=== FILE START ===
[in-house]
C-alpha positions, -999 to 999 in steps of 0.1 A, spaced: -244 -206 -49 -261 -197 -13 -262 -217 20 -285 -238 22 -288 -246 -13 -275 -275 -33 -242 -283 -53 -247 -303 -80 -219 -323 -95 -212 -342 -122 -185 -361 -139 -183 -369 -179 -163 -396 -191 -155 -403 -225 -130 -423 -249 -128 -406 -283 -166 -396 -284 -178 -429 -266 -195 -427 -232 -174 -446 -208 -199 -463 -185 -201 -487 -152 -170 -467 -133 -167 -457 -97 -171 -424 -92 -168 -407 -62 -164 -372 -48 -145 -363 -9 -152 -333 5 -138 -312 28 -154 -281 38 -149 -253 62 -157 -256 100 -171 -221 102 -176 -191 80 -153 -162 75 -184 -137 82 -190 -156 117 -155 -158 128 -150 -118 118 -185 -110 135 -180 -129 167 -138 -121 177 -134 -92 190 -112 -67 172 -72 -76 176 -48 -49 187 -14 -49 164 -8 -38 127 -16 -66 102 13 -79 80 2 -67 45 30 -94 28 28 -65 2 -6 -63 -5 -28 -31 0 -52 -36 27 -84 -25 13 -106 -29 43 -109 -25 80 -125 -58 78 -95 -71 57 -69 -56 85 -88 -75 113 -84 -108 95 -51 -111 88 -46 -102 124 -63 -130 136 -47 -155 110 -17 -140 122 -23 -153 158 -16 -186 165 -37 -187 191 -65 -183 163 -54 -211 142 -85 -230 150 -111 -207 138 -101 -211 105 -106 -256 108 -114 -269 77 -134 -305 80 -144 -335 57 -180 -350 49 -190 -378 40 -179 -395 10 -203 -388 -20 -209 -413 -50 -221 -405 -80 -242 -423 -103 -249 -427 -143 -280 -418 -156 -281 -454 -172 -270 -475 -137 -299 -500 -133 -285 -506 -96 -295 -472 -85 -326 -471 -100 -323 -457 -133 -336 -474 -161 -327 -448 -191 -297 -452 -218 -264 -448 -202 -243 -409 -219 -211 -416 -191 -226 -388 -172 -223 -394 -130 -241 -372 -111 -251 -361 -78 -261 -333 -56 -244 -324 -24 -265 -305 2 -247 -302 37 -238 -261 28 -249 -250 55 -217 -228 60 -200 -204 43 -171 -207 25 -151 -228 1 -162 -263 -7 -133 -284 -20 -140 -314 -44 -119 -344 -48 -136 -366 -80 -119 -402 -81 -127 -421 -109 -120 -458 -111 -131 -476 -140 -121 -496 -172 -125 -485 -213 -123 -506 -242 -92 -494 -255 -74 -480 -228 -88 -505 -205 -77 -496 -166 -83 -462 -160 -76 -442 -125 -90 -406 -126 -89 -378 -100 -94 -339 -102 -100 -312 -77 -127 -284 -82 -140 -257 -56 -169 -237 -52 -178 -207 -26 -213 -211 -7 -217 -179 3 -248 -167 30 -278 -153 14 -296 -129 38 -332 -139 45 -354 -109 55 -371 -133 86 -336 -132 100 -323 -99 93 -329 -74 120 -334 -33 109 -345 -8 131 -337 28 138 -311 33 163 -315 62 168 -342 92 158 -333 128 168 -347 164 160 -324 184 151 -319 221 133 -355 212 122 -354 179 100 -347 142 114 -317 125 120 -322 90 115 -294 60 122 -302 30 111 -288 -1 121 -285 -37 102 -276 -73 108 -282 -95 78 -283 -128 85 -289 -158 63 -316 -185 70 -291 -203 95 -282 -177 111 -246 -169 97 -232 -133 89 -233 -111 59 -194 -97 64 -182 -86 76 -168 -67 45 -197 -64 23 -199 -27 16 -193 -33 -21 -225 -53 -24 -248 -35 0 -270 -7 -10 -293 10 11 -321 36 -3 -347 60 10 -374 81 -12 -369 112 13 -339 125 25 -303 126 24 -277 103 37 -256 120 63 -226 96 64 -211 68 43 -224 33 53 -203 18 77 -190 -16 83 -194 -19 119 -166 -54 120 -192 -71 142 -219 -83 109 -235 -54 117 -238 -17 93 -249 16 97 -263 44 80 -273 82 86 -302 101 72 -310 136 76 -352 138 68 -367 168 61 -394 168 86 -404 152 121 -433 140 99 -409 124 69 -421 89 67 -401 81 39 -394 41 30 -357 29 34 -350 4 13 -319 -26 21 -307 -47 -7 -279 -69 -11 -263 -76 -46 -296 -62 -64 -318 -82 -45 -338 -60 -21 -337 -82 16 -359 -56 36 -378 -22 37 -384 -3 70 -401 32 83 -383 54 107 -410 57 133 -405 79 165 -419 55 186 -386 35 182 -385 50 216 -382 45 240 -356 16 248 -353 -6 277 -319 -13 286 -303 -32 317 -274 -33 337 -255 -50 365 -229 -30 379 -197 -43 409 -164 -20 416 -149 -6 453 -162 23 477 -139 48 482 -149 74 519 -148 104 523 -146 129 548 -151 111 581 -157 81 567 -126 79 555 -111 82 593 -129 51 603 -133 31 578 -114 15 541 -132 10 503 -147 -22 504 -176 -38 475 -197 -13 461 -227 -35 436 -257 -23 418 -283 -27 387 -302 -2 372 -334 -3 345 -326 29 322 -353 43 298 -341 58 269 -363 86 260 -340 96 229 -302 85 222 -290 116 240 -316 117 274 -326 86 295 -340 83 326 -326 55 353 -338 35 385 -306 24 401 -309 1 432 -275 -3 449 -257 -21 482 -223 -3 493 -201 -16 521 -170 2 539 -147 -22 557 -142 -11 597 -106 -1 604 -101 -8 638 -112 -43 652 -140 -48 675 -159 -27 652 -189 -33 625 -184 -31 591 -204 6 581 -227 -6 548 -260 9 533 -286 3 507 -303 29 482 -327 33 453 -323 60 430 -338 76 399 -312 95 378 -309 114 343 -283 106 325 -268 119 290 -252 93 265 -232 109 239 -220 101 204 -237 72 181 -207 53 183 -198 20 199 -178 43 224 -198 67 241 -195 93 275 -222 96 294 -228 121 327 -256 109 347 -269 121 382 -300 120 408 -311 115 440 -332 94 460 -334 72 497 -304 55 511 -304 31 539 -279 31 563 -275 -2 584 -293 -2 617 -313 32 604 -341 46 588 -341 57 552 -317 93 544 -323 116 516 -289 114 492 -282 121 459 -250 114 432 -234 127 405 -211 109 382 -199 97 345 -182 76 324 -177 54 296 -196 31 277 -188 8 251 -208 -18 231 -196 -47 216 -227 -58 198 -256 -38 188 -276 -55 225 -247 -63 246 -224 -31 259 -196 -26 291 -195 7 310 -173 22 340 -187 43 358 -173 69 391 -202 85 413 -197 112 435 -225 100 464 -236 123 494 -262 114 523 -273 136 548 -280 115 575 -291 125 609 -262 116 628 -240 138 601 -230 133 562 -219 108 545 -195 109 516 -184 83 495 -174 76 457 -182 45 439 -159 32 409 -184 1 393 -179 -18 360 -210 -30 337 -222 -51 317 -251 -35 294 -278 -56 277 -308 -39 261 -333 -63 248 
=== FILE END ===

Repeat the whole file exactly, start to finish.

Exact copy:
[in-house]
C-alpha positions, -999 to 999 in steps of 0.1 A, spaced: -244 -206 -49 -261 -197 -13 -262 -217 20 -285 -238 22 -288 -246 -13 -275 -275 -33 -242 -283 -53 -247 -303 -80 -219 -323 -95 -212 -342 -122 -185 -361 -139 -183 -369 -179 -163 -396 -191 -155 -403 -225 -130 -423 -249 -128 -406 -283 -166 -396 -284 -178 -429 -266 -195 -427 -232 -174 -446 -208 -199 -463 -185 -201 -487 -152 -170 -467 -133 -167 -457 -97 -171 -424 -92 -168 -407 -62 -164 -372 -48 -145 -363 -9 -152 -333 5 -138 -312 28 -154 -281 38 -149 -253 62 -157 -256 100 -171 -221 102 -176 -191 80 -153 -162 75 -184 -137 82 -190 -156 117 -155 -158 128 -150 -118 118 -185 -110 135 -180 -129 167 -138 -121 177 -134 -92 190 -112 -67 172 -72 -76 176 -48 -49 187 -14 -49 164 -8 -38 127 -16 -66 102 13 -79 80 2 -67 45 30 -94 28 28 -65 2 -6 -63 -5 -28 -31 0 -52 -36 27 -84 -25 13 -106 -29 43 -109 -25 80 -125 -58 78 -95 -71 57 -69 -56 85 -88 -75 113 -84 -108 95 -51 -111 88 -46 -102 124 -63 -130 136 -47 -155 110 -17 -140 122 -23 -153 158 -16 -186 165 -37 -187 191 -65 -183 163 -54 -211 142 -85 -230 150 -111 -207 138 -101 -211 105 -106 -256 108 -114 -269 77 -134 -305 80 -144 -335 57 -180 -350 49 -190 -378 40 -179 -395 10 -203 -388 -20 -209 -413 -50 -221 -405 -80 -242 -423 -103 -249 -427 -143 -280 -418 -156 -281 -454 -172 -270 -475 -137 -299 -500 -133 -285 -506 -96 -295 -472 -85 -326 -471 -100 -323 -457 -133 -336 -474 -161 -327 -448 -191 -297 -452 -218 -264 -448 -202 -243 -409 -219 -211 -416 -191 -226 -388 -172 -223 -394 -130 -241 -372 -111 -251 -361 -78 -261 -333 -56 -244 -324 -24 -265 -305 2 -247 -302 37 -238 -261 28 -249 -250 55 -217 -228 60 -200 -204 43 -171 -207 25 -151 -228 1 -162 -263 -7 -133 -284 -20 -140 -314 -44 -119 -344 -48 -136 -366 -80 -119 -402 -81 -127 -421 -109 -120 -458 -111 -131 -476 -140 -121 -496 -172 -125 -485 -213 -123 -506 -242 -92 -494 -255 -74 -480 -228 -88 -505 -205 -77 -496 -166 -83 -462 -160 -76 -442 -125 -90 -406 -126 -89 -378 -100 -94 -339 -102 -100 -312 -77 -127 -284 -82 -140 -257 -56 -169 -237 -52 -178 -207 -26 -213 -211 -7 -217 -179 3 -248 -167 30 -278 -153 14 -296 -129 38 -332 -139 45 -354 -109 55 -371 -133 86 -336 -132 100 -323 -99 93 -329 -74 120 -334 -33 109 -345 -8 131 -337 28 138 -311 33 163 -315 62 168 -342 92 158 -333 128 168 -347 164 160 -324 184 151 -319 221 133 -355 212 122 -354 179 100 -347 142 114 -317 125 120 -322 90 115 -294 60 122 -302 30 111 -288 -1 121 -285 -37 102 -276 -73 108 -282 -95 78 -283 -128 85 -289 -158 63 -316 -185 70 -291 -203 95 -282 -177 111 -246 -169 97 -232 -133 89 -233 -111 59 -194 -97 64 -182 -86 76 -168 -67 45 -197 -64 23 -199 -27 16 -193 -33 -21 -225 -53 -24 -248 -35 0 -270 -7 -10 -293 10 11 -321 36 -3 -347 60 10 -374 81 -12 -369 112 13 -339 125 25 -303 126 24 -277 103 37 -256 120 63 -226 96 64 -211 68 43 -224 33 53 -203 18 77 -190 -16 83 -194 -19 119 -166 -54 120 -192 -71 142 -219 -83 109 -235 -54 117 -238 -17 93 -249 16 97 -263 44 80 -273 82 86 -302 101 72 -310 136 76 -352 138 68 -367 168 61 -394 168 86 -404 152 121 -433 140 99 -409 124 69 -421 89 67 -401 81 39 -394 41 30 -357 29 34 -350 4 13 -319 -26 21 -307 -47 -7 -279 -69 -11 -263 -76 -46 -296 -62 -64 -318 -82 -45 -338 -60 -21 -337 -82 16 -359 -56 36 -378 -22 37 -384 -3 70 -401 32 83 -383 54 107 -410 57 133 -405 79 165 -419 55 186 -386 35 182 -385 50 216 -382 45 240 -356 16 248 -353 -6 277 -319 -13 286 -303 -32 317 -274 -33 337 -255 -50 365 -229 -30 379 -197 -43 409 -164 -20 416 -149 -6 453 -162 23 477 -139 48 482 -149 74 519 -148 104 523 -146 129 548 -151 111 581 -157 81 567 -126 79 555 -111 82 593 -129 51 603 -133 31 578 -114 15 541 -132 10 503 -147 -22 504 -176 -38 475 -197 -13 461 -227 -35 436 -257 -23 418 -283 -27 387 -302 -2 372 -334 -3 345 -326 29 322 -353 43 298 -341 58 269 -363 86 260 -340 96 229 -302 85 222 -290 116 240 -316 117 274 -326 86 295 -340 83 326 -326 55 353 -338 35 385 -306 24 401 -309 1 432 -275 -3 449 -257 -21 482 -223 -3 493 -201 -16 521 -170 2 539 -147 -22 557 -142 -11 597 -106 -1 604 -101 -8 638 -112 -43 652 -140 -48 675 -159 -27 652 -189 -33 625 -184 -31 591 -204 6 581 -227 -6 548 -260 9 533 -286 3 507 -303 29 482 -327 33 453 -323 60 430 -338 76 399 -312 95 378 -309 114 343 -283 106 325 -268 119 290 -252 93 265 -232 109 239 -220 101 204 -237 72 181 -207 53 183 -198 20 199 -178 43 224 -198 67 241 -195 93 275 -222 96 294 -228 121 327 -256 109 347 -269 121 382 -300 120 408 -311 115 440 -332 94 460 -334 72 497 -304 55 511 -304 31 539 -279 31 563 -275 -2 584 -293 -2 617 -313 32 604 -341 46 588 -341 57 552 -317 93 544 -323 116 516 -289 114 492 -282 121 459 -250 114 432 -234 127 405 -211 109 382 -199 97 345 -182 76 324 -177 54 296 -196 31 277 -188 8 251 -208 -18 231 -196 -47 216 -227 -58 198 -256 -38 188 -276 -55 225 -247 -63 246 -224 -31 259 -196 -26 291 -195 7 310 -173 22 340 -187 43 358 -173 69 391 -202 85 413 -197 112 435 -225 100 464 -236 123 494 -262 114 523 -273 136 548 -280 115 575 -291 125 609 -262 116 628 -240 138 601 -230 133 562 -219 108 545 -195 109 516 -184 83 495 -174 76 457 -182 45 439 -159 32 409 -184 1 393 -179 -18 360 -210 -30 337 -222 -51 317 -251 -35 294 -278 -56 277 -308 -39 261 -333 -63 248 